Gen. I'm not quite sure how any character could possibly be so brilliant, yet so flawed. Turner does an amazing job of fleshing Gen out and giving him real personality. I've rarely met a character so extraordinarily clever, and while that could just simply annoy me, in this case, because Gen is nowhere near perfect, it makes him amazing and endearing. Each character is unique and has their own personalities that make them remarkable, but Turner does a great job of making sure none of them cling to stereotypes (which is, granted, easier in a book in which the author creates her own setting), and instead, makes them complicated and appealing.
The writing style is nothing extraordinary, not that it's bad. This book is driven by plot and character and I can honestly say that it is one of my favorite books of all time.
THE THIEF certainly deserves the stacks of awards its been granted. Although the story is a bit slow to start, the ending has a brilliant twist, and by the first sixty or so pages, it becomes un-put-downable.
The best part of THE THIEF is the narrator, Gen. His voice is vivid, and I love the snarky asides he sprinkles throughout the story. Really, it's his voice that carries the first fifty or seventy pages--I was reading then just to see his opinion on the others.
But the story does pick up after the start, and in the end, I was reading to find out how Gen had gotten trapped in this impossible situation, and how he would get out.
I read *a lot* and it takes *a lot* to surprise me--but I have to say that the end of this novel blew me away. I *never* saw the twist at the end, and I adored how clever Megan Whalen Turner was in creating such a brilliant twist.
This book is HIGHLY recommended for anyone who likes fantasy, intrigue, and a great story.
Gen is a thief whos down on his luck- he has been captured by the Sounisians and imprisoned in a dark cell, where he stays until the Magus liberates him. The Magus, a stern and scholarly man whose heart may or may not be in the right place, has an ulterior motive in doing so- he needs Gen's help to steal Hamiathes' Gift, which would cement the power of the scheming King of Sounis. Gen has no desire to help the King of Sounis, who he dislikes on sight, but he will do anything to get out of his cell.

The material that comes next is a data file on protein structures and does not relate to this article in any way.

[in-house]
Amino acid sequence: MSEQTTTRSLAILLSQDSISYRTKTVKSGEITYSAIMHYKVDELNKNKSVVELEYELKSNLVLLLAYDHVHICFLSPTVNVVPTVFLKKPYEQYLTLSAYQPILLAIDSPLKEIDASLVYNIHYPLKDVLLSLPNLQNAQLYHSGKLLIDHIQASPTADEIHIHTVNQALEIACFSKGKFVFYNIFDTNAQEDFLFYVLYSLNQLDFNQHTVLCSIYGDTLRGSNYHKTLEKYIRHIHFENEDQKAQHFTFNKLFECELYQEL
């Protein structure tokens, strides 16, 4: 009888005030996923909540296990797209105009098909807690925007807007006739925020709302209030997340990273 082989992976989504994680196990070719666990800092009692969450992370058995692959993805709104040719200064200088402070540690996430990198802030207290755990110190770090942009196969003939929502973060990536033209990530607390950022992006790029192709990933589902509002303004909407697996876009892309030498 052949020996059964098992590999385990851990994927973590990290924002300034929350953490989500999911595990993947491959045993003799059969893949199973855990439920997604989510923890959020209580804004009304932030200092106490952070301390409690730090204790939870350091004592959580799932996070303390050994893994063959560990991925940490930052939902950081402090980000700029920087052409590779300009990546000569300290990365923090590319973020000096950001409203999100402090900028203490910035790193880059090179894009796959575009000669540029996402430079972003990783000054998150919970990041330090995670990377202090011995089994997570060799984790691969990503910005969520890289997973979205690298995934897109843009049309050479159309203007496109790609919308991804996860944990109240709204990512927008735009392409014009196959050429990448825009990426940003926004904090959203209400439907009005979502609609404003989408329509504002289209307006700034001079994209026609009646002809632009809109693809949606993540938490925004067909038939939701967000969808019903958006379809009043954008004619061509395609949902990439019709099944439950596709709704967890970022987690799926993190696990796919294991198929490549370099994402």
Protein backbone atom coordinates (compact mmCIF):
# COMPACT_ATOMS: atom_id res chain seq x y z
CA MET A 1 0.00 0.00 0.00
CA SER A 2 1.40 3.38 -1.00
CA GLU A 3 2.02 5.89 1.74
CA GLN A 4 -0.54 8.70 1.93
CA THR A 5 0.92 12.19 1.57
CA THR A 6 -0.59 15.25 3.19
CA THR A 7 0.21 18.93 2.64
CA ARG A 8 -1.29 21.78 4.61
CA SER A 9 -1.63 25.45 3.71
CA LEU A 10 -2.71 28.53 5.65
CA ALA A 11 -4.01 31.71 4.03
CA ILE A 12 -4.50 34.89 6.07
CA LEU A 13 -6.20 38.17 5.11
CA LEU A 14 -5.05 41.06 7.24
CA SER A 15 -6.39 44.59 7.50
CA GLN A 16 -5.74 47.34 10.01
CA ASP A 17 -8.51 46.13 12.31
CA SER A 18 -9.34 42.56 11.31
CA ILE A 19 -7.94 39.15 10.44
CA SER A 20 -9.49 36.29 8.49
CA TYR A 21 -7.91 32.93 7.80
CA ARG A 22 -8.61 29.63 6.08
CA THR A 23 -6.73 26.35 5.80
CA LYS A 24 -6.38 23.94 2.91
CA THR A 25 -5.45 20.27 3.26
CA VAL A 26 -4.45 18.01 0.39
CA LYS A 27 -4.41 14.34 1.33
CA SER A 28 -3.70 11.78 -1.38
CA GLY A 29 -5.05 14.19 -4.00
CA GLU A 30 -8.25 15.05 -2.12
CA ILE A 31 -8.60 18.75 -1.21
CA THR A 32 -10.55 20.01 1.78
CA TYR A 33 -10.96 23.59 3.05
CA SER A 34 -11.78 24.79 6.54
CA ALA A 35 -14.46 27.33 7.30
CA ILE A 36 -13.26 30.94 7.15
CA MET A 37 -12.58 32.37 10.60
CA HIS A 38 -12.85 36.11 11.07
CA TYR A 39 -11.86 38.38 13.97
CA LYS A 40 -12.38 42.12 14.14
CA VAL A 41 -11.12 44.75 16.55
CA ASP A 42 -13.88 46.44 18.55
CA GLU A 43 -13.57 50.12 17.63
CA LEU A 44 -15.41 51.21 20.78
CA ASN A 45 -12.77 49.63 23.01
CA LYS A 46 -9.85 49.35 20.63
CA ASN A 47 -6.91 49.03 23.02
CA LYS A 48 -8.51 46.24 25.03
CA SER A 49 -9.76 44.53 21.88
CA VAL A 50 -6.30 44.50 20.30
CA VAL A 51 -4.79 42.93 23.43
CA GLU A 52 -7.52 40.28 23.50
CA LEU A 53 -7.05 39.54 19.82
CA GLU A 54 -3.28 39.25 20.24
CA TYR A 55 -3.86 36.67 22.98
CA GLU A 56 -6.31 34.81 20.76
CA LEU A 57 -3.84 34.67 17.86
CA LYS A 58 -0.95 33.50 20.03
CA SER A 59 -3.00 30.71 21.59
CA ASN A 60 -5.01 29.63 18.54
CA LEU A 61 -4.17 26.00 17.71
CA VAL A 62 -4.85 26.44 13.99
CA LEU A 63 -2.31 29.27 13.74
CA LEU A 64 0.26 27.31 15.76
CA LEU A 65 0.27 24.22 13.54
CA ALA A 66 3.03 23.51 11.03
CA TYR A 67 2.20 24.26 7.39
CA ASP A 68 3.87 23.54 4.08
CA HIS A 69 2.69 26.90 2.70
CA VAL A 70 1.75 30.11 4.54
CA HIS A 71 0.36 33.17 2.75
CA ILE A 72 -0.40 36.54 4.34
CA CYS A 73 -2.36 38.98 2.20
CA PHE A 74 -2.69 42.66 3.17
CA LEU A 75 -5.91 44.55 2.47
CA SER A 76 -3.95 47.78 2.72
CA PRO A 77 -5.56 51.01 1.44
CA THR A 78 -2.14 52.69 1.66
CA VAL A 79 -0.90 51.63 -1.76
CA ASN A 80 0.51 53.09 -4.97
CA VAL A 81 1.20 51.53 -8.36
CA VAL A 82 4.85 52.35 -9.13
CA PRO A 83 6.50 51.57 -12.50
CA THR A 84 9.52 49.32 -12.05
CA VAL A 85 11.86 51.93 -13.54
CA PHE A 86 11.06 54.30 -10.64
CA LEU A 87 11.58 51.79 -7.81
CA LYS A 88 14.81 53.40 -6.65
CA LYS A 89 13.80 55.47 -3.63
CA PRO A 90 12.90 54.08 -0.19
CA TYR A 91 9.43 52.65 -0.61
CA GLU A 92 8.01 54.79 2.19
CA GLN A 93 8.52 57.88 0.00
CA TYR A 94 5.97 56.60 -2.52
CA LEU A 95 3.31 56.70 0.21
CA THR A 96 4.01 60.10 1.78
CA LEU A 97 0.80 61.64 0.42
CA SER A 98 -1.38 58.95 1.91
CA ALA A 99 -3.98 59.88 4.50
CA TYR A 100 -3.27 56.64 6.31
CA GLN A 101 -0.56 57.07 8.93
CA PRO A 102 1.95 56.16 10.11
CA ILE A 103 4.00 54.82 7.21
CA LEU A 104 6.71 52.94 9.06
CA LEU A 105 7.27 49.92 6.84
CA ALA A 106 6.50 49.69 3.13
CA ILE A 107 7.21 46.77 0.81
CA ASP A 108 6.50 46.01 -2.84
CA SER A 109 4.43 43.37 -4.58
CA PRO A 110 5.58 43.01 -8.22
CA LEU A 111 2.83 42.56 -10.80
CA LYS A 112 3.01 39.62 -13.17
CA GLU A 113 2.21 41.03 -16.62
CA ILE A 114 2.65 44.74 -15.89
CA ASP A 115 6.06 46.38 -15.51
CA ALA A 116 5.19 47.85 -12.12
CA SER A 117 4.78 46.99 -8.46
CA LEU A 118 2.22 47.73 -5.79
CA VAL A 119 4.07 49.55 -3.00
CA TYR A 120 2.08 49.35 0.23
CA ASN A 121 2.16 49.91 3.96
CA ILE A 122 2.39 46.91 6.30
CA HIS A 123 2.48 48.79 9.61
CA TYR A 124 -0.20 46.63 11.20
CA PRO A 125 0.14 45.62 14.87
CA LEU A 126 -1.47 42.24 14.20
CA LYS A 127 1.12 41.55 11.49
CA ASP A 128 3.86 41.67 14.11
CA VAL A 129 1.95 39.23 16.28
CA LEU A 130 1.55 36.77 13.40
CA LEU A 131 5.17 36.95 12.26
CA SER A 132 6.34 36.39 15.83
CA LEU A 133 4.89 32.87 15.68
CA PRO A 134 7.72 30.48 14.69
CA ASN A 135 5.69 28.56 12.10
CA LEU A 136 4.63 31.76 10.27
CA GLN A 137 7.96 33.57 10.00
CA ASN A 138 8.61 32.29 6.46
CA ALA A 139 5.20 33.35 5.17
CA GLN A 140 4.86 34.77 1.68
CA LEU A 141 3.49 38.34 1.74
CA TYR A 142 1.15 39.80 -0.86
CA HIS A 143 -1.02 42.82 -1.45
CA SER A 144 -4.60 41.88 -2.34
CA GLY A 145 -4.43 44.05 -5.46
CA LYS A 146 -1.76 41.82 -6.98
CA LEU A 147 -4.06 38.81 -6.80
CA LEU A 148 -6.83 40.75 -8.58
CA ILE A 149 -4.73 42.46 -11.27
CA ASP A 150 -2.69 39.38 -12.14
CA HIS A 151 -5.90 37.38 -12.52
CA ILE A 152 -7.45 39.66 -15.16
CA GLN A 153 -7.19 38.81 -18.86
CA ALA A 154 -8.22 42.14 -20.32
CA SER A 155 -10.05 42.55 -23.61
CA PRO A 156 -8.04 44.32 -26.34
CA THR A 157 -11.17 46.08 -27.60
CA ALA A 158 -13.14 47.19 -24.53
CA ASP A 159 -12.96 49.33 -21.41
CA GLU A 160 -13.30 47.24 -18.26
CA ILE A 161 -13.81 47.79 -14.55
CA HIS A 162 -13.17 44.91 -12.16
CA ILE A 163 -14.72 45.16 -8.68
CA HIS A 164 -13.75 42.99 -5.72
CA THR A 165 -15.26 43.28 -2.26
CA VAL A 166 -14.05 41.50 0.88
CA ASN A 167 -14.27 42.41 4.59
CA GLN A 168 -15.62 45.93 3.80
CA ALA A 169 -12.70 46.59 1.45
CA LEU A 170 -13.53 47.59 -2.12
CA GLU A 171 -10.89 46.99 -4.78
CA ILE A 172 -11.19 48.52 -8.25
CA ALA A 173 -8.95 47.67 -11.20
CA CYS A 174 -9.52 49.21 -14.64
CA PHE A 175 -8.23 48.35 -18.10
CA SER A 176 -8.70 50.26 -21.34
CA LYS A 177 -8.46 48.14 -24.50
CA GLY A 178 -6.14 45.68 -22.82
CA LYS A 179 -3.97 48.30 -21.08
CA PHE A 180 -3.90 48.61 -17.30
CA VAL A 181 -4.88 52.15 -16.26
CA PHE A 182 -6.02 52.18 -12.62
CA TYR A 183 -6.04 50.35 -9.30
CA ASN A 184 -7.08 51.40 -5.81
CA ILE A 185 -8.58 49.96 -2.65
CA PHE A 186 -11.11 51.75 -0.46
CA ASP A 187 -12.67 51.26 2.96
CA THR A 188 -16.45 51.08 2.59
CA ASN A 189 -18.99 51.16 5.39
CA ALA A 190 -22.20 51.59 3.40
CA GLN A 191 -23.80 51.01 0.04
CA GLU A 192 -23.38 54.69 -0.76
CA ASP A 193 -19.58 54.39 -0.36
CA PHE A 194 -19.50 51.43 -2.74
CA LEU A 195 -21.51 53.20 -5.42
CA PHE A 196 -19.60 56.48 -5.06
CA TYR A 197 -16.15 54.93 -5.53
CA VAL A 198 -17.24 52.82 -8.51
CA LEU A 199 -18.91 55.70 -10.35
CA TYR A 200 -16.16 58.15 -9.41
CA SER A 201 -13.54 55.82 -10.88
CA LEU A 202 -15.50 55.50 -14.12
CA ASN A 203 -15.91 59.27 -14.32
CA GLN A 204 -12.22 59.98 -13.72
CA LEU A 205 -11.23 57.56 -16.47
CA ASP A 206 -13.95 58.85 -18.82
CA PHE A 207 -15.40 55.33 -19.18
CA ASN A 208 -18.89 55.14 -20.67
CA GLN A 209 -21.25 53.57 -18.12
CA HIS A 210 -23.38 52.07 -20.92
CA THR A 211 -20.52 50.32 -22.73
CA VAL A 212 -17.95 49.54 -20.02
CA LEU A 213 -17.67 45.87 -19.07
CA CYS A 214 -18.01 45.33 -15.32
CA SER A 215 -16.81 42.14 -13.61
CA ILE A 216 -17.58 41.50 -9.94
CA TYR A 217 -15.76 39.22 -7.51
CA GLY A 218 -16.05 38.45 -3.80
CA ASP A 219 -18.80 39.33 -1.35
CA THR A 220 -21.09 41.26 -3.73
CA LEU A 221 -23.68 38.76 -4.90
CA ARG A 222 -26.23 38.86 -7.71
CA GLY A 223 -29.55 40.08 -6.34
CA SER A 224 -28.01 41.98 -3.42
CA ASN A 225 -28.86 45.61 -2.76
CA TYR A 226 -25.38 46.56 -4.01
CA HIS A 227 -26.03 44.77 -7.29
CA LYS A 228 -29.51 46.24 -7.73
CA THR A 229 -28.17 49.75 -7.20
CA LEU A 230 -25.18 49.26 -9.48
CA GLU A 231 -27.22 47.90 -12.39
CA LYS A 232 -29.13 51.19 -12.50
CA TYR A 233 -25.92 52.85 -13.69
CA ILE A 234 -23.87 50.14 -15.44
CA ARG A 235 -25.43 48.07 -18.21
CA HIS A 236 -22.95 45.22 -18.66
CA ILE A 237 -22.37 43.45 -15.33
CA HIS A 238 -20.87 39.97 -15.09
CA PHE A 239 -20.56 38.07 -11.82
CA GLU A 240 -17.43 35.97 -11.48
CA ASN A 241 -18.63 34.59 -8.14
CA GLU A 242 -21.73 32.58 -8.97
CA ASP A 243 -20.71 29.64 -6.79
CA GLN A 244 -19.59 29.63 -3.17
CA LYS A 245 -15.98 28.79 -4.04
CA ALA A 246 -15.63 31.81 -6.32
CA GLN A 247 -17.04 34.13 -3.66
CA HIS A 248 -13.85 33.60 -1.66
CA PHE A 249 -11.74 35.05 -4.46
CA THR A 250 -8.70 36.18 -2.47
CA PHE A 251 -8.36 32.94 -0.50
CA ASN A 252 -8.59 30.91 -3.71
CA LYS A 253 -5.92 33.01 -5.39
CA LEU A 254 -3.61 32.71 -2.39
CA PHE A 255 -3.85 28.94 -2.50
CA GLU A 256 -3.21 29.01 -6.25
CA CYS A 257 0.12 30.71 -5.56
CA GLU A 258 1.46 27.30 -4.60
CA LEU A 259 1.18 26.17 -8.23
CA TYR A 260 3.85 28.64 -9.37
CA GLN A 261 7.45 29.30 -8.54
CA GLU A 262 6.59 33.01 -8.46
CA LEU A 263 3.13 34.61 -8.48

I read this series years ago, and I loved it then as much as I do now. Each book is a gem in its own way, but The Thief is easily the best for its whip smart characters. There are times when Megan Whalen Turner makes the reader laugh out loud, but never at the expense of characterization.
I have recommended this book to basically every reader I know, and almost all of them, regardless of age and gender, love it as much as I do.
Grab your horse and an extra ration on olives, because youre in for a long ride. The Thief is not a story you want to miss. Freed from jail by a kings Magus and his two apprentices, Gen must help them search for a sacred treasure, Hamiathess Gift.
After weeks of traveling, they have found the gifts home& Now Gen must find the gift, or parish. Will he find it? If he does who will possess it? I guess youll have to read the book to find out.
The Thief is a very good book. I love how the beginning of the story starts at a medium pace, them speeds up as the story gets deeper and deeper. Megan Whalen Turner did a wonderful job with the characters. This is a must read book for everyone!!
Basic plot-line: Gen, who brags he is the best thief in the land, is employed by the King's right-hand man to take part in an adventure to steal an object known as Hamiathes's Gift.
This book seemed to get off to a very slow start. I was almost half-way through before my interest was finally perked. I loved the stories of the gods that Gen and the magus started telling - it amazed me that the author could make up her own myths in the style of the Greek ones without actually copying them. The characters started fleshing out and I began to like or dislike them accordingly.
As soon as I reached the point where the company reached their destination, I turned page after page, barely able to read fast enough to find out what would happen next. At times I found myself gripping the book tightly in both hands, almost gasping for breath in the midst of the suspense and action!
By the time I read the last sentence I was left with a feeling of satisfaction and decided that, slow beginning ignored, I enjoyed this book quite a bit. I will definitely be picking up the sequel.
Three and a half stars.